The Belt and Road Initiative (BRI) is a long-term Chinese vision for improved global connectivity, expanded production and trade chains, and closer overall cooperation. Thus far, the BRI has mainly focused on Eurasia and Africa.5 The Road, which is the maritime/coastal component of the BRI, focuses on creating a network of ports, through construction, expansion or operation, and the development of port side industrial parks and special economic zones (SEZs).
In this way, the Road, in tandem with its terrestrial complement, the Silk Road Economic Belt (the ‘Belt’), fills a connectivity gap in large economically heterogeneous parts of Asia and Africa and has no peers that approximate its scale and speed. Alongside the enthusiasm and spirit of cooperation on economic development and connectivity among some 90 countries and international organizations, including the United Nations, the BRI has caused strategic and security concerns among a number of stakeholders. Among these, the most outspoken are Australia, India, Japan, Vietnam and the United States; France, Germany and the United Kingdom in Europe;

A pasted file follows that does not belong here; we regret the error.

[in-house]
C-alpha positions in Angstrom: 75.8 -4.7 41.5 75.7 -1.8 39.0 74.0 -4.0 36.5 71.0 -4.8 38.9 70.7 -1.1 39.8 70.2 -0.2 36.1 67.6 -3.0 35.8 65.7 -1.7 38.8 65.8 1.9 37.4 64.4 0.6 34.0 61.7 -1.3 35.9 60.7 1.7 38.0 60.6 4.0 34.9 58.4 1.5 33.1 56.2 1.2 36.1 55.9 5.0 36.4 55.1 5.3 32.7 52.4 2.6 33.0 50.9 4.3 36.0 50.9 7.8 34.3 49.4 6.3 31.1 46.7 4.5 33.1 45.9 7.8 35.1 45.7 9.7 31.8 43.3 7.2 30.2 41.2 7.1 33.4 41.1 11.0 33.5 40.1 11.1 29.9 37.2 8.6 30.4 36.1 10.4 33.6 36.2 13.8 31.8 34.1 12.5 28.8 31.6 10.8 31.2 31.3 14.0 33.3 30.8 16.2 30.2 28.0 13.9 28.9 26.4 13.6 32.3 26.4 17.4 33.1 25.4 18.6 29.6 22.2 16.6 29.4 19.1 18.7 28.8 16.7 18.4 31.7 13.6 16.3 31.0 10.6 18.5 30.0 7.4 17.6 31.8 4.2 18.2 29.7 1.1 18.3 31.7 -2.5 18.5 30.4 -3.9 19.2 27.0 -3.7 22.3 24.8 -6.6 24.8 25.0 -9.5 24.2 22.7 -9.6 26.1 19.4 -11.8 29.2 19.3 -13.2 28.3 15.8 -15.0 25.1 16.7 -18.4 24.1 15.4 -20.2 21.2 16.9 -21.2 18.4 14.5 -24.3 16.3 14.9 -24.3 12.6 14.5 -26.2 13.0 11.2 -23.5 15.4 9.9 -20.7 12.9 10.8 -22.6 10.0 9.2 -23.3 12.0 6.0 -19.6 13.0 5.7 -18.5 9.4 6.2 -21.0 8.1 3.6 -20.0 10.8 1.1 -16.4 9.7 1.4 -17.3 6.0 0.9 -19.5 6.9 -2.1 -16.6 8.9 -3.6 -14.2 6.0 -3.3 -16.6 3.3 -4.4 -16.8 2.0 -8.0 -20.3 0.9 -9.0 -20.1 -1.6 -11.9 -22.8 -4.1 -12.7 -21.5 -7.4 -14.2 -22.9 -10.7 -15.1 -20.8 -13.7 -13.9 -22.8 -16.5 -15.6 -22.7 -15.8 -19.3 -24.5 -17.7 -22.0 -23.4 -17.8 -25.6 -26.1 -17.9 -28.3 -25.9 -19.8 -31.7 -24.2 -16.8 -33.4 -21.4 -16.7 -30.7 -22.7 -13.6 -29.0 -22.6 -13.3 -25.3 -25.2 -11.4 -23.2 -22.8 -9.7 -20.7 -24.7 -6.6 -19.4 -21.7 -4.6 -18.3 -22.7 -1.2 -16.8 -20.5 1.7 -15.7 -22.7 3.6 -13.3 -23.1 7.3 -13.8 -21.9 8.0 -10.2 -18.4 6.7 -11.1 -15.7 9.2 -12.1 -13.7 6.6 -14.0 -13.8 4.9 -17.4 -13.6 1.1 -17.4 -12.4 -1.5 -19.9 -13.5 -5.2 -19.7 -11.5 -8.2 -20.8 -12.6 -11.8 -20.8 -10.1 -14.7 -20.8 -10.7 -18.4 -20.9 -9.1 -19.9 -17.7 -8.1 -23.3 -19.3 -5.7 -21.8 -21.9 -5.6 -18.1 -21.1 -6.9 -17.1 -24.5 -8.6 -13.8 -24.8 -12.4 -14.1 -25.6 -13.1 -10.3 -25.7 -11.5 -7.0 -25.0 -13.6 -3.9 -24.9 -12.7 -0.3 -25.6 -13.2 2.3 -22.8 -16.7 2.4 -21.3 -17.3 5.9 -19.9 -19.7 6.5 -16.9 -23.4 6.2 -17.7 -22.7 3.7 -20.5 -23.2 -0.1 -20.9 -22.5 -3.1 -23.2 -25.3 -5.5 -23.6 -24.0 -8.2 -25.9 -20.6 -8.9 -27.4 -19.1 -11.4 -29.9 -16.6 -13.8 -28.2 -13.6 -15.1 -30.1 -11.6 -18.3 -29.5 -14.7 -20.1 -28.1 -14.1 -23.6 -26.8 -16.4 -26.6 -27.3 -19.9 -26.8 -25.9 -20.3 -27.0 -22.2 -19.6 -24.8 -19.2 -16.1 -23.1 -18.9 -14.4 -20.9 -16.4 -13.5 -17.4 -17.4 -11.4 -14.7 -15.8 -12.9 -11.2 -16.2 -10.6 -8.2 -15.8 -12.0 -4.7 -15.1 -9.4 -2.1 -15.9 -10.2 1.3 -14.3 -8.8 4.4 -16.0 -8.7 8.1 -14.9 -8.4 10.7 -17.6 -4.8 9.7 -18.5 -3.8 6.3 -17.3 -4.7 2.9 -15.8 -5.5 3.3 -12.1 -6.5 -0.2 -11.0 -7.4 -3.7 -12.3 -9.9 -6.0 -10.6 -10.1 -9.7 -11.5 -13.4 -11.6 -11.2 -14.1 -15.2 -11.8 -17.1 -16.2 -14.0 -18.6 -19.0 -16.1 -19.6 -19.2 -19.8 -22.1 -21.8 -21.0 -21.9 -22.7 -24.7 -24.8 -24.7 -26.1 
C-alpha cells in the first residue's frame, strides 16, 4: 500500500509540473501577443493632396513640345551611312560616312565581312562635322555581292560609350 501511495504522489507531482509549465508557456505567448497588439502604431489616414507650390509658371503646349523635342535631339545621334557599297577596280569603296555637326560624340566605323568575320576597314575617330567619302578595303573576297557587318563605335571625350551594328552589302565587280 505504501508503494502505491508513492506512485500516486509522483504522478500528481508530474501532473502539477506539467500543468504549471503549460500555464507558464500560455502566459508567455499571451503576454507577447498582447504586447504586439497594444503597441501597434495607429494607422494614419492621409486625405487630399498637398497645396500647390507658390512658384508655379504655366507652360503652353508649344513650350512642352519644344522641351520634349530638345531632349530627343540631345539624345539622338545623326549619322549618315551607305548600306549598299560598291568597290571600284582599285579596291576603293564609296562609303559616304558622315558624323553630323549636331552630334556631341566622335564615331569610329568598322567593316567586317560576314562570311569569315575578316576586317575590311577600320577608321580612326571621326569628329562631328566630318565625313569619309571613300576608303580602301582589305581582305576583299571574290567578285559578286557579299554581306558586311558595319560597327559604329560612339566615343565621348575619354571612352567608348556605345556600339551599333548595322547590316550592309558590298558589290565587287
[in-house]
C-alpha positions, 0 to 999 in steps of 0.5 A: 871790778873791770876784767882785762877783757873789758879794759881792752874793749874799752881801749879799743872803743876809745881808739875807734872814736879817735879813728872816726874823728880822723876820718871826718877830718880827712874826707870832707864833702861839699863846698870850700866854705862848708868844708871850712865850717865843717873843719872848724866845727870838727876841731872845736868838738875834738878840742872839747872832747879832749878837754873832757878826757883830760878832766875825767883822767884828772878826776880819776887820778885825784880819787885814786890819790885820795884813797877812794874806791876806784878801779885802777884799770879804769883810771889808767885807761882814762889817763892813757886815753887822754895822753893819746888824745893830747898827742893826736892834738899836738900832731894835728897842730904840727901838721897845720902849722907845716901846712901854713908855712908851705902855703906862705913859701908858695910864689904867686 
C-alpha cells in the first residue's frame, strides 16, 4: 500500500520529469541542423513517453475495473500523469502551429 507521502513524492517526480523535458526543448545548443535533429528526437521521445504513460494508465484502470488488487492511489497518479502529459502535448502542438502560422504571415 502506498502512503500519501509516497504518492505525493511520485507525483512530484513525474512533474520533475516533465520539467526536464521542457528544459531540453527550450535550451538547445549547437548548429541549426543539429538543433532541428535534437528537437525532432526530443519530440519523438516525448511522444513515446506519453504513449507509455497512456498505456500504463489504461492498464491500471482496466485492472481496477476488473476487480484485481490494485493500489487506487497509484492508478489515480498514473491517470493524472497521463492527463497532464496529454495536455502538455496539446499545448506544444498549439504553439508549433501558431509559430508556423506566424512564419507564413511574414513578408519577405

and critical political elites and non-governmental organizations (NGOs) in some BRI recipient states.6 A number of these concerns apply to the Road. Moreover, the Road, and the BRI in general, was elevated by the Communist Party of China (CPC) to the constitutional level following the BRI’s fourth anniversary in October 2017.
This reflects the strong political support from the CPC for sustaining the BRI as a red thread in Chinese foreign policy, and has significantly enhanced the Road’s strategic importance and longevity. Many observers both within and outside of China have come to associate the BRI with China’s President, Xi Jinping, and it has become a marker of his ambitious leadership. For years to come, a considerable allocation of Chinese political, financial, economic, diplomatic and human capital should be expected to be devoted to the initiative. This will be needed, as the Road is continually expanding its geographic scope.